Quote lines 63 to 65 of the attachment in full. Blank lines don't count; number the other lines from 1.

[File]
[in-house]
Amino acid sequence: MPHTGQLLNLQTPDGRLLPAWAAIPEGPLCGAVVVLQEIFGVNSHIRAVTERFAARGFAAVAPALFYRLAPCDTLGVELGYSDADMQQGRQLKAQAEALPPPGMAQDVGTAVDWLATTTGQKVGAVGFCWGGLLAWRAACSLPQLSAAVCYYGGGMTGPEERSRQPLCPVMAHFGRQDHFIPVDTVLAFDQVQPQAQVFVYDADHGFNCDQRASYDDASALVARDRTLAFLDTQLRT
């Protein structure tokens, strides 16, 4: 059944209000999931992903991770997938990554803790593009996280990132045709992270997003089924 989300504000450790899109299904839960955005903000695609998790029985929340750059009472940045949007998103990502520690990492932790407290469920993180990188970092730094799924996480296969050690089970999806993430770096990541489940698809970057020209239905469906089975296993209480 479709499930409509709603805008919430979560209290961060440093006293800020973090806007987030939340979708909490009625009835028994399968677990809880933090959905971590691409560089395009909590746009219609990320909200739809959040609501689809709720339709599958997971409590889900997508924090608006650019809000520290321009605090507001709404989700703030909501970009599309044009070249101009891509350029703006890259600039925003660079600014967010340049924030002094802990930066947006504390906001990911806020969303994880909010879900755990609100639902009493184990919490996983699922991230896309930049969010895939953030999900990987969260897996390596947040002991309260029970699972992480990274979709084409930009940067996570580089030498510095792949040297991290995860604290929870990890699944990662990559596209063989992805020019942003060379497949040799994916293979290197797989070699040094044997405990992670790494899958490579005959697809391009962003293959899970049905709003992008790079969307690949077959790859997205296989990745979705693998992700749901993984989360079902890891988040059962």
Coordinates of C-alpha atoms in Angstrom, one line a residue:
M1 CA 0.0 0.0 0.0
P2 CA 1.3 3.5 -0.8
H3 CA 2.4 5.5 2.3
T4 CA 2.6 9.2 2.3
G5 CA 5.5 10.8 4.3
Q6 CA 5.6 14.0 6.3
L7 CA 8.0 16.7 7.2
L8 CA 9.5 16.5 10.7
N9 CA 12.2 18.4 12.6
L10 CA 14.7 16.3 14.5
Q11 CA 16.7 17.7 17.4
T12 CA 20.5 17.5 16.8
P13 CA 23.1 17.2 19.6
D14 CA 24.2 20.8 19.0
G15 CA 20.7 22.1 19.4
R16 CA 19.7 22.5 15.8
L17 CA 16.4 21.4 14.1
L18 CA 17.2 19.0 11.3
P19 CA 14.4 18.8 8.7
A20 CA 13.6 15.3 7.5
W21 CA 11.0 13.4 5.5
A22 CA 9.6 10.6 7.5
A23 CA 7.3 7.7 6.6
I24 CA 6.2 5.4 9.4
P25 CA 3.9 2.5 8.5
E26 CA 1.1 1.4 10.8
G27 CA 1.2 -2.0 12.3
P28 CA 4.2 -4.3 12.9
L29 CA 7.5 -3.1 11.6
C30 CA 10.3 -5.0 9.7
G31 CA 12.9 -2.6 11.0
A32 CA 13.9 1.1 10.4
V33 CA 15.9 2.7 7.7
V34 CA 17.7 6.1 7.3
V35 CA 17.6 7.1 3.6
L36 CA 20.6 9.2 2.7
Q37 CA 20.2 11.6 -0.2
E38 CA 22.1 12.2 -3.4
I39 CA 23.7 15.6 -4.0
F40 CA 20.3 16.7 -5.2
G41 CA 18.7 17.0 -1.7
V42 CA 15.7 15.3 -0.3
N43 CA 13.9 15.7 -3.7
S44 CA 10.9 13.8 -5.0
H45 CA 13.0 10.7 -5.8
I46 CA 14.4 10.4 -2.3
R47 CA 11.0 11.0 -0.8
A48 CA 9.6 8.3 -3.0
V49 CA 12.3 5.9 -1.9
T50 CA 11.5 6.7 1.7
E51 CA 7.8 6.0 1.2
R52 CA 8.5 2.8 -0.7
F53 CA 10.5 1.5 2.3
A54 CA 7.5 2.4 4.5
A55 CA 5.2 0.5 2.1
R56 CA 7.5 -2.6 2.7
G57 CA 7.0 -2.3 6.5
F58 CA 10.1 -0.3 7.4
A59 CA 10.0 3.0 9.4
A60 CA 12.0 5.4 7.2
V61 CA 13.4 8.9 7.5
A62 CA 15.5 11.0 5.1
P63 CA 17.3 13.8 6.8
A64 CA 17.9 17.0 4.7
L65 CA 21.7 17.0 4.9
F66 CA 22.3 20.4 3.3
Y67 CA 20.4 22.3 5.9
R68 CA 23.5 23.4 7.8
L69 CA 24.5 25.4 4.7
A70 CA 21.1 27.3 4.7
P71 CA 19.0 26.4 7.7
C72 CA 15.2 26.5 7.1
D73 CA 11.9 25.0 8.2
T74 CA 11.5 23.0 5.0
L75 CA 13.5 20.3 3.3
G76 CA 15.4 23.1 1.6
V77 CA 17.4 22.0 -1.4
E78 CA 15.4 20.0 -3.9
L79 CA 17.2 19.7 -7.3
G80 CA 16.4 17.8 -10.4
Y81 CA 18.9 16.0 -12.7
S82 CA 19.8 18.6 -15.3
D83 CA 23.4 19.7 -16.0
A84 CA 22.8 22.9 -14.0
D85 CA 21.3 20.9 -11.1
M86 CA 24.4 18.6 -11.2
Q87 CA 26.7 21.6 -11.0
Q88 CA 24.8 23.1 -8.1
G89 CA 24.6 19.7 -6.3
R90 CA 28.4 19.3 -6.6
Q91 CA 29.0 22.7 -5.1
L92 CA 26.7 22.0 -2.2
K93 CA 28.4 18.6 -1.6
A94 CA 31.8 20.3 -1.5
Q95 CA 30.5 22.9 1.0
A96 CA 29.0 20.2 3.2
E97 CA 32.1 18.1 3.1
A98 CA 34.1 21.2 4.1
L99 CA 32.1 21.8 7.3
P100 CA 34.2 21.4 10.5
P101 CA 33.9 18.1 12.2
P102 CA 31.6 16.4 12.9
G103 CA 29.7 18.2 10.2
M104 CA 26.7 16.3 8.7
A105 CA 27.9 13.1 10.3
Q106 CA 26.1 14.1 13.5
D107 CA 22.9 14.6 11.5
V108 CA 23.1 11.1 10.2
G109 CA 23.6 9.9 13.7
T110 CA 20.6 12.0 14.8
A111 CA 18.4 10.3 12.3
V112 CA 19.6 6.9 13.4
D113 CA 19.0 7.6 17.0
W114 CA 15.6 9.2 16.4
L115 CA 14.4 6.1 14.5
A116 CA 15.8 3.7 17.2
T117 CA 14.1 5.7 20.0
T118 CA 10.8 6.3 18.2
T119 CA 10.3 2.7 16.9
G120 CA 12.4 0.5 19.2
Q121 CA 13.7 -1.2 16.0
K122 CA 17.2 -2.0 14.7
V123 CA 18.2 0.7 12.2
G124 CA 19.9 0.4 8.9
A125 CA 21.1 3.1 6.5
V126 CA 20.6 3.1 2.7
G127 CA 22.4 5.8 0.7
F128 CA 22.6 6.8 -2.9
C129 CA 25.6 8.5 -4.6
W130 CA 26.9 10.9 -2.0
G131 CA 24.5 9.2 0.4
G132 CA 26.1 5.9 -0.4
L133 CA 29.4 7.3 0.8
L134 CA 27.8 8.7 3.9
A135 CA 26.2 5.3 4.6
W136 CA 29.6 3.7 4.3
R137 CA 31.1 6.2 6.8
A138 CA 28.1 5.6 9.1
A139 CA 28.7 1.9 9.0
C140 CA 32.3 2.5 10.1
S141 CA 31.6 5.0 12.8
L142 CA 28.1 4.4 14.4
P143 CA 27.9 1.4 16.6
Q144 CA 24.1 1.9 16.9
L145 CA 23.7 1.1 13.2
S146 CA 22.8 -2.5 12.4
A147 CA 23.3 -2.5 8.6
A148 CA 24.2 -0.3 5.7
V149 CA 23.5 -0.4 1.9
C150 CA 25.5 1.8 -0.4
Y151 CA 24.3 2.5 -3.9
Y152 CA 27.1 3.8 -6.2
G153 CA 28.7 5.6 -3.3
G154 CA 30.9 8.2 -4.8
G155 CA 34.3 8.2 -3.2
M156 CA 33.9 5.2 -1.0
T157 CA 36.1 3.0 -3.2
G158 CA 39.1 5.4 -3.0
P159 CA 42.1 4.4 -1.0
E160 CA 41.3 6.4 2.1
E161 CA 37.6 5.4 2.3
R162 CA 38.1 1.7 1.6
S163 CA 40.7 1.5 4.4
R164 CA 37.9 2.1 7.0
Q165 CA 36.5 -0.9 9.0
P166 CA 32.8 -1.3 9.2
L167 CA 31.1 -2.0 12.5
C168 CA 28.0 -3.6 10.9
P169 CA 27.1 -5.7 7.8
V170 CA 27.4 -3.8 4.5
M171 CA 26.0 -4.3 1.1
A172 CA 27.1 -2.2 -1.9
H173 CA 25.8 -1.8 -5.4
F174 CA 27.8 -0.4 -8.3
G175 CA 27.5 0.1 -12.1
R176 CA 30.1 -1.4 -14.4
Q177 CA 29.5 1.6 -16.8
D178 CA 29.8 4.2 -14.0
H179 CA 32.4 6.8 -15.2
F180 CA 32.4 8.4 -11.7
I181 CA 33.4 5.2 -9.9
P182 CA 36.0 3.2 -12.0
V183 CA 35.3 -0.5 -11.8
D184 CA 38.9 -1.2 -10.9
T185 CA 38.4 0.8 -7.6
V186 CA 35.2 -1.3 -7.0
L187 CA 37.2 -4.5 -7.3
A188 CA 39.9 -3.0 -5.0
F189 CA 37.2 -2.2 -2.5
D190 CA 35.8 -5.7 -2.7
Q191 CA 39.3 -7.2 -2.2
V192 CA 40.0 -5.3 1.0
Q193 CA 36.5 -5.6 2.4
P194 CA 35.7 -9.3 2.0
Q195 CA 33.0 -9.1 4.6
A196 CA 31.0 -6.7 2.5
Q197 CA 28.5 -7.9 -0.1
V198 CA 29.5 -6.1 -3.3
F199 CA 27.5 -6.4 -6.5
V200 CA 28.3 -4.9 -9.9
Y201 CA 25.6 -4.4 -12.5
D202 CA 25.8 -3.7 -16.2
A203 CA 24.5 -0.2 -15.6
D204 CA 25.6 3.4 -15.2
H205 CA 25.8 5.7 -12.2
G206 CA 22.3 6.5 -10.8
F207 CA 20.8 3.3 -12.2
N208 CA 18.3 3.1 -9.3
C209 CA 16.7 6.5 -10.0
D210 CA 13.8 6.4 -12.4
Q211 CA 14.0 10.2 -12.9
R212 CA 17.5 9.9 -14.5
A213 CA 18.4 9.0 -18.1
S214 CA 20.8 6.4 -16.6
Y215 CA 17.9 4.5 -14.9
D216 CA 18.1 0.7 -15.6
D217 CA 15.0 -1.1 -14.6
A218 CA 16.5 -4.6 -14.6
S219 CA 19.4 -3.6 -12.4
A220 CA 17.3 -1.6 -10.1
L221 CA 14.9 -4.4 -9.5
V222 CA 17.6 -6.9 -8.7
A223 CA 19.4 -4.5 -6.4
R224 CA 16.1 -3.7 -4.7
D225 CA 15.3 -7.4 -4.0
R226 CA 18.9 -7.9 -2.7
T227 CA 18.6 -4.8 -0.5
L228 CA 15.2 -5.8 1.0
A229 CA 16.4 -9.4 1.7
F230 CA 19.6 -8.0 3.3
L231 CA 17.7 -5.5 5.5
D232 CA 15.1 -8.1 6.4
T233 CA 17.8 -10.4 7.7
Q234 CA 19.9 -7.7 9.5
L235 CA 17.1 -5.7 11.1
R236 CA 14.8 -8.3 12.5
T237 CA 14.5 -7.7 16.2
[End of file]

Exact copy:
A59 CA 10.0 3.0 9.4
A60 CA 12.0 5.4 7.2
V61 CA 13.4 8.9 7.5